Section 1325(a)(5)(B)(ii) Value

    Under § 1325(a)(5)(B)(ii), the creditor is entitled to a secured claim in the amount of the current value of the collateral. *494 GMAC is entitled to a claim in such amount of current value of the collateral.

    The allowed secured claim of GMAC is determined to be in the amount of the present retail value of the vehicle, $7,125.00, plus the cost of the present value of the extended warranty agreement, plus the unearned credit life insurance premiums. The creditor is entitled to payment of the total of such claim, plus compensation for the use of said sum over the payment period of the plan. This compensation is determined by evidence as to current investment earnings which this creditor currently receives in similar loans. See, Chrysler Credit Corporation v. Jessie J. Cooper, Jr. and Judith E. Cooper, 7 B.C.D. 24, 7 B.R. 537 (Bkrtcy.N.D. Ga.1980); 7 B.C.D. 854, 11 B.R. 391 (Bkrtcy.N.D.Ga.1981).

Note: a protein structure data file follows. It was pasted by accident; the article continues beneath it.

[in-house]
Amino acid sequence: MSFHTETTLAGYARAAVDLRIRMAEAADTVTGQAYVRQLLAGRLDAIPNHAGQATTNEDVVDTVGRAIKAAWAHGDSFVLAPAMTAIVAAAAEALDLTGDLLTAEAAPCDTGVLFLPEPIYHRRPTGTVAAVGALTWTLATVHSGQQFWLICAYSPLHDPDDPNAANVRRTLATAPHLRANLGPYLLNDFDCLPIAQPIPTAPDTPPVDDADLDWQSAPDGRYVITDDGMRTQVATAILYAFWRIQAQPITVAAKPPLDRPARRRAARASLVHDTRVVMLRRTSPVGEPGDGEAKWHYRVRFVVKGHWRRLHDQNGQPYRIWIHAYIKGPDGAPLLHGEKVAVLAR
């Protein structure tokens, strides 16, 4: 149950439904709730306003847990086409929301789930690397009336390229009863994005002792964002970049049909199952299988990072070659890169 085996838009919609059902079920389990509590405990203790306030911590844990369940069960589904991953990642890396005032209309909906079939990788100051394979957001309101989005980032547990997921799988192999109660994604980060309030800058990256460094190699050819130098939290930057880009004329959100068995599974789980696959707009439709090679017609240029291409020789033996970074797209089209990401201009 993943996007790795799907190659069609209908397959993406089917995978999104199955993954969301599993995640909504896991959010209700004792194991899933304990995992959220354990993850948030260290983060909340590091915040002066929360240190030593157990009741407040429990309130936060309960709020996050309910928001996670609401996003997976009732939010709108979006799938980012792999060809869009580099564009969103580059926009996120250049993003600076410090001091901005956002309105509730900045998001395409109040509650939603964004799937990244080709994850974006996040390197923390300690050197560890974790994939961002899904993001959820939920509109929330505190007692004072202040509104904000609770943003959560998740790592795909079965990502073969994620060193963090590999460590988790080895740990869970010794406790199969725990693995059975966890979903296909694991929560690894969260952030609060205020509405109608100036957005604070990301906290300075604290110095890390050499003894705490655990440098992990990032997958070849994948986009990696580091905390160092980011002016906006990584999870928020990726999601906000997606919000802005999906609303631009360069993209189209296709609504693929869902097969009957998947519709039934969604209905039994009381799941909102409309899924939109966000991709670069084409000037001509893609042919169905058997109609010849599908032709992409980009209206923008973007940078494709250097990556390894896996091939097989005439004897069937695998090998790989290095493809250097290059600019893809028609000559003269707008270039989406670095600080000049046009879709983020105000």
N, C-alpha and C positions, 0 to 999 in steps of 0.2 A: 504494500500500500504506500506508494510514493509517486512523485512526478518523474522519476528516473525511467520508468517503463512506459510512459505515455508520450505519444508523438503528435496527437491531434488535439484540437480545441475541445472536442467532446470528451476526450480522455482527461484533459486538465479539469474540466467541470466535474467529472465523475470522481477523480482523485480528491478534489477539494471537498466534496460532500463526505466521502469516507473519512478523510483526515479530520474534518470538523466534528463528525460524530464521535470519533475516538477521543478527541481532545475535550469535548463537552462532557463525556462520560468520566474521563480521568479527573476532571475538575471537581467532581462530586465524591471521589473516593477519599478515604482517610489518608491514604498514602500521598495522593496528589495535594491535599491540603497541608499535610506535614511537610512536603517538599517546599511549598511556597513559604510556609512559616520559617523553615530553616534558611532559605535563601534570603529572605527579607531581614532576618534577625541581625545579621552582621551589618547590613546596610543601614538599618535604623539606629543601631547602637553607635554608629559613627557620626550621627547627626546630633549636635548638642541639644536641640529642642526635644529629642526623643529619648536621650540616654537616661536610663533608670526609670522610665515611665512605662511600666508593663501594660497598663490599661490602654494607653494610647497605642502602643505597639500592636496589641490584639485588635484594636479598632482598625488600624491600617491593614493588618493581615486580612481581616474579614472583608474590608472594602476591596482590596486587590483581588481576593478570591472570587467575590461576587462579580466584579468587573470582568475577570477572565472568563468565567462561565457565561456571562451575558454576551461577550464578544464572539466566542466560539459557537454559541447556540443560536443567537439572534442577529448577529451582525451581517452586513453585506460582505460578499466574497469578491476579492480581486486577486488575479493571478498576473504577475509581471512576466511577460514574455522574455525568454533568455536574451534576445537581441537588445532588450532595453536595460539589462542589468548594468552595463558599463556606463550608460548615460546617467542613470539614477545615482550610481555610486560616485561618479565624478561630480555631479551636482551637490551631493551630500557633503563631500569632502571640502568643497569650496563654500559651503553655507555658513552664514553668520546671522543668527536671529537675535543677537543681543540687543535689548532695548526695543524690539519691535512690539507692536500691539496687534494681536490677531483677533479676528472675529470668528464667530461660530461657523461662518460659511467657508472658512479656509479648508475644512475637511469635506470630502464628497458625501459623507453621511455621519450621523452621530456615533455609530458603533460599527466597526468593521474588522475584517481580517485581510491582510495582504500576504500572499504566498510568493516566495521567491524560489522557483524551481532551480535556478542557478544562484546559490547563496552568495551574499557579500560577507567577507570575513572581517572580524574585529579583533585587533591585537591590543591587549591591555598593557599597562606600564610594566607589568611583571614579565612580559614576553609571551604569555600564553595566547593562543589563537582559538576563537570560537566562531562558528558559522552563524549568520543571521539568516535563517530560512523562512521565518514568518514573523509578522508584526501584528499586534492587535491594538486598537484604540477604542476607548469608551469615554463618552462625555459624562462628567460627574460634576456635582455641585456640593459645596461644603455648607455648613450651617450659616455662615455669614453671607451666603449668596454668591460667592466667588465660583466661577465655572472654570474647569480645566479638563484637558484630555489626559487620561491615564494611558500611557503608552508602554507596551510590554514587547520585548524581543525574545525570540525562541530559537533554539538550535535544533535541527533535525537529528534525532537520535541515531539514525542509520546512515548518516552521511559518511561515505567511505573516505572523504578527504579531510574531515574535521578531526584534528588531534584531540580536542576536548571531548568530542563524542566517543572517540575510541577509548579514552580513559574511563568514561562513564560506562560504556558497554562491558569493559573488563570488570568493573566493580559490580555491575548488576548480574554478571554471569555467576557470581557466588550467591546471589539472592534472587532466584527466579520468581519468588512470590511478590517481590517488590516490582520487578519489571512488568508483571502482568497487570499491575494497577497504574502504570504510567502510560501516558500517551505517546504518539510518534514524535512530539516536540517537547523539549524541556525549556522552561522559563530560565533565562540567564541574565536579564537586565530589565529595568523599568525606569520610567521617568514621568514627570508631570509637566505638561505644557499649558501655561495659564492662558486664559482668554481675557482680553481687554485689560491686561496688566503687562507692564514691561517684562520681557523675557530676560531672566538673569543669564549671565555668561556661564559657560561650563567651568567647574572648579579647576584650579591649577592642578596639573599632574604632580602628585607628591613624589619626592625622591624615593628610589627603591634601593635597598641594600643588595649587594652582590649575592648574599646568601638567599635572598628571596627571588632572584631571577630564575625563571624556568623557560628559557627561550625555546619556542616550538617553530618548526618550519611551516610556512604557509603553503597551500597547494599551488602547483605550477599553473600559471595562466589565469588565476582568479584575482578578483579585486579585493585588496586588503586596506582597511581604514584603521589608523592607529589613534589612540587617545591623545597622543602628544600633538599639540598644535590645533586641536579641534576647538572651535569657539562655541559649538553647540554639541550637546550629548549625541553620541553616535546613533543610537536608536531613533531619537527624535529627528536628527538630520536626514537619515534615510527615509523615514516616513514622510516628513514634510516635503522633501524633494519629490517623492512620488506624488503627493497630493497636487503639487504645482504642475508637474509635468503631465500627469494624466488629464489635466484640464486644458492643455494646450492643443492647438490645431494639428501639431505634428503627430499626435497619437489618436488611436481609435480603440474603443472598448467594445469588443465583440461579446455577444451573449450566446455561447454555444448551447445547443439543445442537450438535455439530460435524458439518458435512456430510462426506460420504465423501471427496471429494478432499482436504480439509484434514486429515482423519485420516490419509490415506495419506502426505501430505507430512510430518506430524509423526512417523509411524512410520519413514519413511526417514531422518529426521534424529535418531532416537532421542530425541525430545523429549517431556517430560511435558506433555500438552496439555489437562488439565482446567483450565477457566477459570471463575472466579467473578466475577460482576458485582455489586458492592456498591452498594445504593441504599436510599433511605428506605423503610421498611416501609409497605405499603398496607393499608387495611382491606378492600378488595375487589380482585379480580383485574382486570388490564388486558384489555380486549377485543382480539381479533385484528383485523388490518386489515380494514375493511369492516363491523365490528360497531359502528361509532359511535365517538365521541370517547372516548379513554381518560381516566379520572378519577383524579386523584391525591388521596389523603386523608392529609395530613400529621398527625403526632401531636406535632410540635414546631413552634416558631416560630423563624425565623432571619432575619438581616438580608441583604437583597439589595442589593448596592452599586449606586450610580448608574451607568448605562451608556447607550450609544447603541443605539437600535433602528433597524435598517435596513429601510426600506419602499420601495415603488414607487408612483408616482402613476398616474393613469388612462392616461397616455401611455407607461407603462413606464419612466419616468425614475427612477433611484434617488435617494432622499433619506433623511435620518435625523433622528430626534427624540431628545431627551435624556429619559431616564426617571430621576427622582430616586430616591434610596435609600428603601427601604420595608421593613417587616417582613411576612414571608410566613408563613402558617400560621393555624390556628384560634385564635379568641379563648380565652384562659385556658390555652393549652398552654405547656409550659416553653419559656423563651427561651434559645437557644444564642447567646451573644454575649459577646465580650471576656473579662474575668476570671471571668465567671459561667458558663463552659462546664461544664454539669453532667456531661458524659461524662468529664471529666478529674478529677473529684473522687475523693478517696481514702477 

The plan provides for the allowed claim of GMAC to be paid over a 36 month period of equal payments. Pursuant to § 1325(a)(5)(B)(ii) GMAC as a secured claimant is entitled to compensation for the use of its money which is best computed in the form of the annual rate of interest on a new loan by GMAC in the amount of its allowed secured claim. In Georgia, GMAC's allowed investment return is determined by the Georgia Motor Vehicle Sales Finance Act. See, Cooper, supra. The debtors' plan has not proposed to pay GMAC the value of its secured claim, and the proposed plan cannot be confirmed.